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Thursday, Aug. 30, 2012 08:33 am

Neighbors must pay damages for delaying hog shed

An appellate court in Springfield says opponents of a pig farm outside Rochester must pay for delaying the project. However, neither side is overly happy with the outcome.

“It’s a mixed bag,” says Springfield attorney Thomas Immel. His client, Rochester pig farmer Robert Young, won a $24,000 award of damages earlier this month – far less than the $297,000 he requested.

“Of course, we’re very pleased the appellate overruled the lower court,” Immel said. “But I’m  not clear why they dismissed the rest of Mr. Young’s costs.”

The appellate court’s written opinion gives little insight.

“The claims for lost income and other costs were uncertain, speculative or not sufficiently supported to show defendant’s entitlement to them,” the three-person appellate panel said in a short, unanimous decision.

The case started in 2007, when a group of Young’s neighbors sued to prevent him from building a hog finishing facility on his property. Calling themselves the Rochester-Buckhart Action Group (RBAG), the neighbors said the hog farm would negatively affect their property values and the environment because of the smell and potential for the spread of manure-borne diseases.

RBAG also argued that Young should have followed a more involved regulatory process because they claimed his project was a new operation instead of an expansion of an existing one.

Young previously had hogs at his farm, where he also raises cattle, but he had not raised any swine there since 1998. He demolished his hog shed in 2004 to prepare for an expanded operation that never materialized.. When he obtained his permit for the new hog shed in 2007 from the Illinois Environmental Protection Agency, he and IEPA considered the project an expansion of his existing operation. RBAG argued Young should have been subject to the public hearing process, strict setback requirements and other regulations

Sangamon County circuit judge Leslie Graves granted RBAG a preliminary injunction, temporarily halting Young’s project and costing Young several thousand dollars. Young appealed and got the injunction lifted, then built his hog facility and asked the court for reimbursement of his losses.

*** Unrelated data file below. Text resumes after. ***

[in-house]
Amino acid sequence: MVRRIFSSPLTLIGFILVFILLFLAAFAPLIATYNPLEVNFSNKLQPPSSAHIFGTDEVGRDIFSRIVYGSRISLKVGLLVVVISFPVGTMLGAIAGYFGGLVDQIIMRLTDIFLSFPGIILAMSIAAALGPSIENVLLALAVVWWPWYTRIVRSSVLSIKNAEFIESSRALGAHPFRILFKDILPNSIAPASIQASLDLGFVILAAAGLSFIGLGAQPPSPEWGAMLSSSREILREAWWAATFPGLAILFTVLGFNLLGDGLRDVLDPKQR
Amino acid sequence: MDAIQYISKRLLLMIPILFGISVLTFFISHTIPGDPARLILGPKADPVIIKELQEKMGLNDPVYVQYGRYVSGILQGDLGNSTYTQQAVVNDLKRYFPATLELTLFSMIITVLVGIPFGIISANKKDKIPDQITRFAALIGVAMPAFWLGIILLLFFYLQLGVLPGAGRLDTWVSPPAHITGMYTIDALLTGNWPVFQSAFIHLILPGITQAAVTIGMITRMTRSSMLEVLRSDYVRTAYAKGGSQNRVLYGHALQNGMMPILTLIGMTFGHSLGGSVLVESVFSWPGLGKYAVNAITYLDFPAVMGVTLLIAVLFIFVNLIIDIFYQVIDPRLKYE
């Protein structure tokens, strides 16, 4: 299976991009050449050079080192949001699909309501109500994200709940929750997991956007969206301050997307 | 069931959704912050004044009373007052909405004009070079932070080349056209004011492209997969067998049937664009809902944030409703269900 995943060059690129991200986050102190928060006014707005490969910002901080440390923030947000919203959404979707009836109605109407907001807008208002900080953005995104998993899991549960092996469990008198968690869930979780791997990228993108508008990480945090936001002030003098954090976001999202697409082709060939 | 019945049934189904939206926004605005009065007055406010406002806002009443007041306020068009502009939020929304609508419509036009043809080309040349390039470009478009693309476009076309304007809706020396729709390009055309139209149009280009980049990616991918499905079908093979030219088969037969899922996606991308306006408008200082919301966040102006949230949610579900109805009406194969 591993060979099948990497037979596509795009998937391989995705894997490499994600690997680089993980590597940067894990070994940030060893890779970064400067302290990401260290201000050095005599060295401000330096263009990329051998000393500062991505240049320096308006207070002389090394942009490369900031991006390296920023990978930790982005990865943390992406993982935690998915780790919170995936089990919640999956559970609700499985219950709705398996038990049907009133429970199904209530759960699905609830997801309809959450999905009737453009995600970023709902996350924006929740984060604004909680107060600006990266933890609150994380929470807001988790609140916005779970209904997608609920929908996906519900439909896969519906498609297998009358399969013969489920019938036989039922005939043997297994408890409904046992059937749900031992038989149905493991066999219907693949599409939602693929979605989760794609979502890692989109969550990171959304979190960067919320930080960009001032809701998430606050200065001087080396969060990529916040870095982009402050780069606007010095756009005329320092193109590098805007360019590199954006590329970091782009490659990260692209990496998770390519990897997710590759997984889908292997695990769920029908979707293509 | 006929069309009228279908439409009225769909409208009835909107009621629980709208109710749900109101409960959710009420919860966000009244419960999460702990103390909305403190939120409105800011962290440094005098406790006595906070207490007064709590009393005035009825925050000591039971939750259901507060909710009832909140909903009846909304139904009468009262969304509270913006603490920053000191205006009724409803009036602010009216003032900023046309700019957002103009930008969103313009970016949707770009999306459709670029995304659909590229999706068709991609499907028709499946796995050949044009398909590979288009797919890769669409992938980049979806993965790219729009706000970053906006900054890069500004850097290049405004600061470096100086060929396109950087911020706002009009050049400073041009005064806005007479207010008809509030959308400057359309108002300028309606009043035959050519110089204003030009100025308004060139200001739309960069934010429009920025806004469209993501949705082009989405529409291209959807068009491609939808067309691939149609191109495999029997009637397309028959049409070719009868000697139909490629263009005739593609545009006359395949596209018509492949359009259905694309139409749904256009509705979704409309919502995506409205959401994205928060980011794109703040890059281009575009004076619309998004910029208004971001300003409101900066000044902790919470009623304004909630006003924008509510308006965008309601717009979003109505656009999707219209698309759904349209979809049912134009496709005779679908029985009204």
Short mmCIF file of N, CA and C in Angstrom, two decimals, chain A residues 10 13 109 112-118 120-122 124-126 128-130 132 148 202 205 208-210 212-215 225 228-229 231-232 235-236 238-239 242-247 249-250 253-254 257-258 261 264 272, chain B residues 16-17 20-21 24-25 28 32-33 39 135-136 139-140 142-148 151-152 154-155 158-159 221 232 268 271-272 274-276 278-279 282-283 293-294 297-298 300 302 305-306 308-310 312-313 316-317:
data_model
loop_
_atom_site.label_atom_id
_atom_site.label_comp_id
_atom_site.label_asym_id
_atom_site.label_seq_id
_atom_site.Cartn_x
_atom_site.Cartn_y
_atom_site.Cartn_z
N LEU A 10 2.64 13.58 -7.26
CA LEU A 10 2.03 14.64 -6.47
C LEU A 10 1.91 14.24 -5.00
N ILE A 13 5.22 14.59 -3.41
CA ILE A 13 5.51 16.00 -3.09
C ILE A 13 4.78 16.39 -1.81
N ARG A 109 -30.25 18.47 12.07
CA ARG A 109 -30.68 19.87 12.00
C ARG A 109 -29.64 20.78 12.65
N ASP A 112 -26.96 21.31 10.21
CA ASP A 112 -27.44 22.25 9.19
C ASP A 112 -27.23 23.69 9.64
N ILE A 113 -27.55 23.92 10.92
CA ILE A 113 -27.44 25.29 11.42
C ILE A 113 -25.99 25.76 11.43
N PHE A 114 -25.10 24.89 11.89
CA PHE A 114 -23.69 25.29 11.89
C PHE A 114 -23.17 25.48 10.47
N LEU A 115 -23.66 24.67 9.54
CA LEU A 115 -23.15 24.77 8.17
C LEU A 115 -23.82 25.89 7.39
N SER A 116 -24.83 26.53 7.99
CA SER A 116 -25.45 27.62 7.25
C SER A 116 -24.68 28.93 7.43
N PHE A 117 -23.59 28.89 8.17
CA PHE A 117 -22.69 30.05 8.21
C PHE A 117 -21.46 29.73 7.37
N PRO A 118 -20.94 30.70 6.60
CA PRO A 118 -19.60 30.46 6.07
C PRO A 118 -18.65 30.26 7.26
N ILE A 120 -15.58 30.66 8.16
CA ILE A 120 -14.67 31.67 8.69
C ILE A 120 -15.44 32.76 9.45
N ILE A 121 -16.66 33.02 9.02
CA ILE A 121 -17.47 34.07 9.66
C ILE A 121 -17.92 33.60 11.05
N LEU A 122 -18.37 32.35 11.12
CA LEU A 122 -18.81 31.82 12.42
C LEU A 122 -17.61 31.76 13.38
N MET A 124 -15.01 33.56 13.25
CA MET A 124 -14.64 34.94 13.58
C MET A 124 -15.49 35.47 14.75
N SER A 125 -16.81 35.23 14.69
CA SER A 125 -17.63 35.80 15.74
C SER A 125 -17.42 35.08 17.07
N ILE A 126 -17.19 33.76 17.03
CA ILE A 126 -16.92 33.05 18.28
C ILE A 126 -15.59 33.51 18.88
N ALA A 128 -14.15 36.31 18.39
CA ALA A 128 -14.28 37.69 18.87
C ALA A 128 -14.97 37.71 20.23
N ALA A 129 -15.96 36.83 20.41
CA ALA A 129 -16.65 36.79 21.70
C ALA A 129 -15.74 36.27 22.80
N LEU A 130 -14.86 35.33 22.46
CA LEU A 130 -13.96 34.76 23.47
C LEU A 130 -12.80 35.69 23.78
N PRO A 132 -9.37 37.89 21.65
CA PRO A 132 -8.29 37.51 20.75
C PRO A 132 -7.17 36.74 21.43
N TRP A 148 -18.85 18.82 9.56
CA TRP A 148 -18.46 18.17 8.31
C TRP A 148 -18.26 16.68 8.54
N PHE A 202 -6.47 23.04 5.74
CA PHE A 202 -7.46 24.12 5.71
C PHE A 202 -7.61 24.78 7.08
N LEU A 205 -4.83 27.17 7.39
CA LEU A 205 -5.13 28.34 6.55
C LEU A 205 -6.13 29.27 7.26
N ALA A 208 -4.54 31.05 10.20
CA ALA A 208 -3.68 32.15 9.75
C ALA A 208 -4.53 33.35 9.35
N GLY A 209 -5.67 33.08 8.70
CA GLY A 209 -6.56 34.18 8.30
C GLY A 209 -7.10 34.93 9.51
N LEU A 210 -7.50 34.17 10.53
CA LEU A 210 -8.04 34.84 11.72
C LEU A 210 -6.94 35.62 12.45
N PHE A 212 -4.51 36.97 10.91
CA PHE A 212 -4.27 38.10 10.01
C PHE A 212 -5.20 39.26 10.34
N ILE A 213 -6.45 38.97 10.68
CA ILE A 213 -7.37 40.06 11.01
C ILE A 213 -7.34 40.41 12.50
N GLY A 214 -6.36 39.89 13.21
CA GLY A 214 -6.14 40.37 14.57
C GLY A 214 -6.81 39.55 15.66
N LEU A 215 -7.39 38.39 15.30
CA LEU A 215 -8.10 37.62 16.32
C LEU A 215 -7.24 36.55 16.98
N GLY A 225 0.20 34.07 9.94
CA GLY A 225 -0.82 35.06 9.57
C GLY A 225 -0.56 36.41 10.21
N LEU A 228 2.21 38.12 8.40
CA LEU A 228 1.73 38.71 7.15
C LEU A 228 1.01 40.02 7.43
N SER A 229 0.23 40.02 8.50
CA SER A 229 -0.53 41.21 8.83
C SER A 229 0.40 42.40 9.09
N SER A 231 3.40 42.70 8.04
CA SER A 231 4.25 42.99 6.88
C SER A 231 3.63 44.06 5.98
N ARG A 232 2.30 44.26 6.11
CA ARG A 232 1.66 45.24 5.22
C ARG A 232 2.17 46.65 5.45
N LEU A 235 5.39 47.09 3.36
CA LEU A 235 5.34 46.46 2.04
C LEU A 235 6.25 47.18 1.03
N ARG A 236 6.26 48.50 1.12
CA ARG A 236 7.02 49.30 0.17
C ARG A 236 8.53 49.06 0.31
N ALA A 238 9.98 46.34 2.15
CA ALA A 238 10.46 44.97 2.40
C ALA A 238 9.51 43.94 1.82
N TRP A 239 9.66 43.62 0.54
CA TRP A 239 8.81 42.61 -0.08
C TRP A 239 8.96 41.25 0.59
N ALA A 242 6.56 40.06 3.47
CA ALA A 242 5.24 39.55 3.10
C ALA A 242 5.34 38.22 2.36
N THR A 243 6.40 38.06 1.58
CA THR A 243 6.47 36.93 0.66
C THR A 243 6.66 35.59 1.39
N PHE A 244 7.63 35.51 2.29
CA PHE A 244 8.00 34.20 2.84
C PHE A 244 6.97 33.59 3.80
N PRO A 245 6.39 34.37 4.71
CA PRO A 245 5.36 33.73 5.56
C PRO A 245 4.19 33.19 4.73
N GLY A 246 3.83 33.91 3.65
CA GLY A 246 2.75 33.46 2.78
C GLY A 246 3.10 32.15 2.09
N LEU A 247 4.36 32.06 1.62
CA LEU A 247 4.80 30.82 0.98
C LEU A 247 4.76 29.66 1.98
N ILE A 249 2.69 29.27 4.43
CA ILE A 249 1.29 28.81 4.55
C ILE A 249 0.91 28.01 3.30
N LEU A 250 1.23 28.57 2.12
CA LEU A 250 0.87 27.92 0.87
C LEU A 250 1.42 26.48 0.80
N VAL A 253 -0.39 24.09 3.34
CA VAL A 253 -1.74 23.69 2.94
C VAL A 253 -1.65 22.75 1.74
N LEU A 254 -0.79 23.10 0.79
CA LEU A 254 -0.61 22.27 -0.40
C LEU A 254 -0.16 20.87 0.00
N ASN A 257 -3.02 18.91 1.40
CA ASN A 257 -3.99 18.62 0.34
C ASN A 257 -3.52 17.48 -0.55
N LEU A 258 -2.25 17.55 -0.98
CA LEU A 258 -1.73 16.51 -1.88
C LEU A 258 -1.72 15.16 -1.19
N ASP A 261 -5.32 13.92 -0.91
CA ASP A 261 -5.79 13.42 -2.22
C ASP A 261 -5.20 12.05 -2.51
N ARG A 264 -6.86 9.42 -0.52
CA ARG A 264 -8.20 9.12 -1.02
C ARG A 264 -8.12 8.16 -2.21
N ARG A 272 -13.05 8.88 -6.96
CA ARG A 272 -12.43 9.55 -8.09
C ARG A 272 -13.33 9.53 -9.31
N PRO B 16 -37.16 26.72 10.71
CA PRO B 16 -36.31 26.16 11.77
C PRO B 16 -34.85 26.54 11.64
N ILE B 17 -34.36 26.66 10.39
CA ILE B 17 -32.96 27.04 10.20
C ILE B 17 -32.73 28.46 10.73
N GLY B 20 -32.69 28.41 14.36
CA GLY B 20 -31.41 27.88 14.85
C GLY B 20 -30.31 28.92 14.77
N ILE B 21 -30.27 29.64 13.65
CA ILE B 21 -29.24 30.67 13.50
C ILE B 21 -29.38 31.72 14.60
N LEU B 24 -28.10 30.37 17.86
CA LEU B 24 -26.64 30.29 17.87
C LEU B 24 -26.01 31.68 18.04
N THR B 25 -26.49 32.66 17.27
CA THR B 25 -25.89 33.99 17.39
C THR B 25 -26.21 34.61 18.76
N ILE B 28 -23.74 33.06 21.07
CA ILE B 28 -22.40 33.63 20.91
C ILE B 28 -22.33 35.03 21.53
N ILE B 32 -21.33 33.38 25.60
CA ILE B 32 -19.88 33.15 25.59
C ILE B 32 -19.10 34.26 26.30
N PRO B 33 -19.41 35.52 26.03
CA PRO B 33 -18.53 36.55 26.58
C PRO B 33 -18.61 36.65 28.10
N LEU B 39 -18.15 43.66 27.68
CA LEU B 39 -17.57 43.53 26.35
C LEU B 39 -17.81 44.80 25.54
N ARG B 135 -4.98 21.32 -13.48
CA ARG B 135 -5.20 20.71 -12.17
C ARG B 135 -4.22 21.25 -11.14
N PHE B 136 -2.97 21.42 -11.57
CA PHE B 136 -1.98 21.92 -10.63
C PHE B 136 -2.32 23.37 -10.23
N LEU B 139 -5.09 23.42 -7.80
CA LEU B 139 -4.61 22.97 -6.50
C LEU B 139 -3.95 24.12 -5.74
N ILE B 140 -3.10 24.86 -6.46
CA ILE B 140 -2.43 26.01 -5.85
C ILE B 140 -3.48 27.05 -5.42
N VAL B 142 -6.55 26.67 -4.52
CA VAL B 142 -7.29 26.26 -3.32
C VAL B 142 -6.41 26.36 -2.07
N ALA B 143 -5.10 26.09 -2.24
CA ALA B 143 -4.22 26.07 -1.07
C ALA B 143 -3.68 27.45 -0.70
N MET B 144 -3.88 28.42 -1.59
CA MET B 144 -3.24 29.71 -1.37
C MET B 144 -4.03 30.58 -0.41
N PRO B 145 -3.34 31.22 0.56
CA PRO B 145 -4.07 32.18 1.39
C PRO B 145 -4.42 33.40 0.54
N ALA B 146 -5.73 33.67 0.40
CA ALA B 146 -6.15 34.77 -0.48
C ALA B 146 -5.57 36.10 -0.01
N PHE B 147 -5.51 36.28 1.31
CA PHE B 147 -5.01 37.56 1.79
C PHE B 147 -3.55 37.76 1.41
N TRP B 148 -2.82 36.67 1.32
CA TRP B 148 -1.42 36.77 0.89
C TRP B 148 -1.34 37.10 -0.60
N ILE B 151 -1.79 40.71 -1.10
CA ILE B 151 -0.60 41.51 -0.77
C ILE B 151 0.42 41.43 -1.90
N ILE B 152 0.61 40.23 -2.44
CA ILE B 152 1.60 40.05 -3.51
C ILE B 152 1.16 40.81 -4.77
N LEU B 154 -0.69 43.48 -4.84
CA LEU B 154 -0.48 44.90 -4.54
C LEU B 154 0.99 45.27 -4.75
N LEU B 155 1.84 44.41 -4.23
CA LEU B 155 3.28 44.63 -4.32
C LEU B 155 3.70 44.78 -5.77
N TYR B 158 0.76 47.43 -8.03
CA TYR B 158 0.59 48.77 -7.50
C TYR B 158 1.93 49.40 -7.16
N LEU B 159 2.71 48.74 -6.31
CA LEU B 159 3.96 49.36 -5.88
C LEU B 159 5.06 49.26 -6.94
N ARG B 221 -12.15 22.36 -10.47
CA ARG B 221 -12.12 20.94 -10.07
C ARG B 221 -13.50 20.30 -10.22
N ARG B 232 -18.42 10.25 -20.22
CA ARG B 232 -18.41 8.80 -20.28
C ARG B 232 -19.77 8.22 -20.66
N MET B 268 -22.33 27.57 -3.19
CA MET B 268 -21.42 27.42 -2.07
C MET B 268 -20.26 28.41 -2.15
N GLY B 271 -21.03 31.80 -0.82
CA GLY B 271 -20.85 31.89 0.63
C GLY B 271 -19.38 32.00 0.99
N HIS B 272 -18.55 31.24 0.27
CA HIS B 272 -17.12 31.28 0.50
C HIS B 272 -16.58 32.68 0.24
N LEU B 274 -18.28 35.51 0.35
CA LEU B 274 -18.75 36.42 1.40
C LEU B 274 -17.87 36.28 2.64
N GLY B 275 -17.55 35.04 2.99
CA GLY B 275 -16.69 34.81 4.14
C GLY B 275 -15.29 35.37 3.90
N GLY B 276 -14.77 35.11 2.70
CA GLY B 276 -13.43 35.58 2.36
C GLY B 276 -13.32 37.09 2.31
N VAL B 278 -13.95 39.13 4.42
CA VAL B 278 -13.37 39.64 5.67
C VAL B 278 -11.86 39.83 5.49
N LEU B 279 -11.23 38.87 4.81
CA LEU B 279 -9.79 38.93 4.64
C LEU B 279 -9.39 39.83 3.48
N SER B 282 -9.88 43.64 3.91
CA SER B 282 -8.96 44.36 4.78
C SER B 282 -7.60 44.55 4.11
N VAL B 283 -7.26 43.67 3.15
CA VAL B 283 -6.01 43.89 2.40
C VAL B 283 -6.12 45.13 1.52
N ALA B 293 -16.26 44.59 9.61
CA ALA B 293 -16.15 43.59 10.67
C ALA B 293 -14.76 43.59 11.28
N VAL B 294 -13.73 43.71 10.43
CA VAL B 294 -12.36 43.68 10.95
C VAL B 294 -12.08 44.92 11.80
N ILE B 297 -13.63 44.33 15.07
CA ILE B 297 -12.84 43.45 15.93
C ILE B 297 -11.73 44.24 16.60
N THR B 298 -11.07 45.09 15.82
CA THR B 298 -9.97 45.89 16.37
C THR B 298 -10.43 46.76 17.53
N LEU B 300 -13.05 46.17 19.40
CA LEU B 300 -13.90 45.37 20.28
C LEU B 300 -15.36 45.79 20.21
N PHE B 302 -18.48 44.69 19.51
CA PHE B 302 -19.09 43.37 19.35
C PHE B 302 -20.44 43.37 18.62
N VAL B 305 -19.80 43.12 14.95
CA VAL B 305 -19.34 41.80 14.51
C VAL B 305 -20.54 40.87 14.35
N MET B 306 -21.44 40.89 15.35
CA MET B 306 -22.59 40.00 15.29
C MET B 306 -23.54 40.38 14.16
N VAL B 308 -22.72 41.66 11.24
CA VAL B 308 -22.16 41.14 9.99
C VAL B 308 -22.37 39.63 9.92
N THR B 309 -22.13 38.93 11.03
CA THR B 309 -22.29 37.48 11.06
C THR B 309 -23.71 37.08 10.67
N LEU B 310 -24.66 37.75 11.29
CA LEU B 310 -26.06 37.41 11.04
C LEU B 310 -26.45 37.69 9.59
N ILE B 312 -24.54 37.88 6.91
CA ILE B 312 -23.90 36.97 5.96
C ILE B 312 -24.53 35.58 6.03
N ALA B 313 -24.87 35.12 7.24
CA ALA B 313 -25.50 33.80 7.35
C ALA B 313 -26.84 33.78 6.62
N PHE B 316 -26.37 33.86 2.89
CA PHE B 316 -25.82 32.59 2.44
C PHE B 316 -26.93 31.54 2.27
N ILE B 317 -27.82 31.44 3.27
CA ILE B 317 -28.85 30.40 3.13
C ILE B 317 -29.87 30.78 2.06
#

Young argued that the delay caused by the injunction caused him to incur extra costs, including setup and teardown fees from the concrete contractor, higher materials costs, impaired credit and interest on outstanding loans that otherwise would have been paid off. Graves denied all of Young’s requested damages except $500 for a regulatory permit from IEPA, which RBAG agreed to pay. The appellate court overruled Graves, awarding Young almost $6,000 for the setup and teardown fees and nearly $18,400 in attorney fees.

Patrick Shaw, a Springfield attorney representing RBAG, said the outcome could have been worse, but it also could have been better.

“I was kind of disappointed they added some more costs,” Shaw said. “But the main ones they (Young) argued were larger than that.”

Shaw says the issue of damages “sort of took over the case,” preventing the original issues from ever being heard. Shaw hasn’t spoken with RBAG yet to decide whether to appeal the latest ruling, but he cautions that the case is not over.

“I’m presuming when we get to a final judgment on the money, whatever it is, the case can proceed to the merits,” Shaw said.

When Graves issued the preliminary injunction halting Young's project, the court required RBAG members to post a $60,000 bond to pay any potential damages. Part of that bond could go toward Young's reimbursement if neither side contests the appellate court’s latest ruling.

Immel says Young won’t contest the appellate court’s decision or ask the three-justice appellate panel to reconsider.

Sandra Young, Robert Young’s wife, declined to talk about the case by phone, saying only, “It’s done; it’s all political.”

Darrel Berry, a member of RBAG, says he and other RBAG members are frustrated that the original issue has yet to be taken up by the courts. He adds that living near the farm has been what he expected: The smell, while intermittent, can sometimes be unbearable.

“There are days that are fine and days where the wind blows right toward you,” Berry says. “Those are the days you don’t want to be outside working. You hope if you’re having company over that it’s not one of those days.”

Berry says he and his wife have considered moving, but their sense of “what’s right” has kept them fighting.

“We enjoy living out there and the people out there,” Berry says, explaining their decision to stay. “It’s certainly not a personal thing against Bob. There are some things that outweigh the bad, but on the bad days, it’s depressing. We just felt like it was imposing on our rights.”

Contact Patrick Yeagle at pyeagle@illinoistimes.com.


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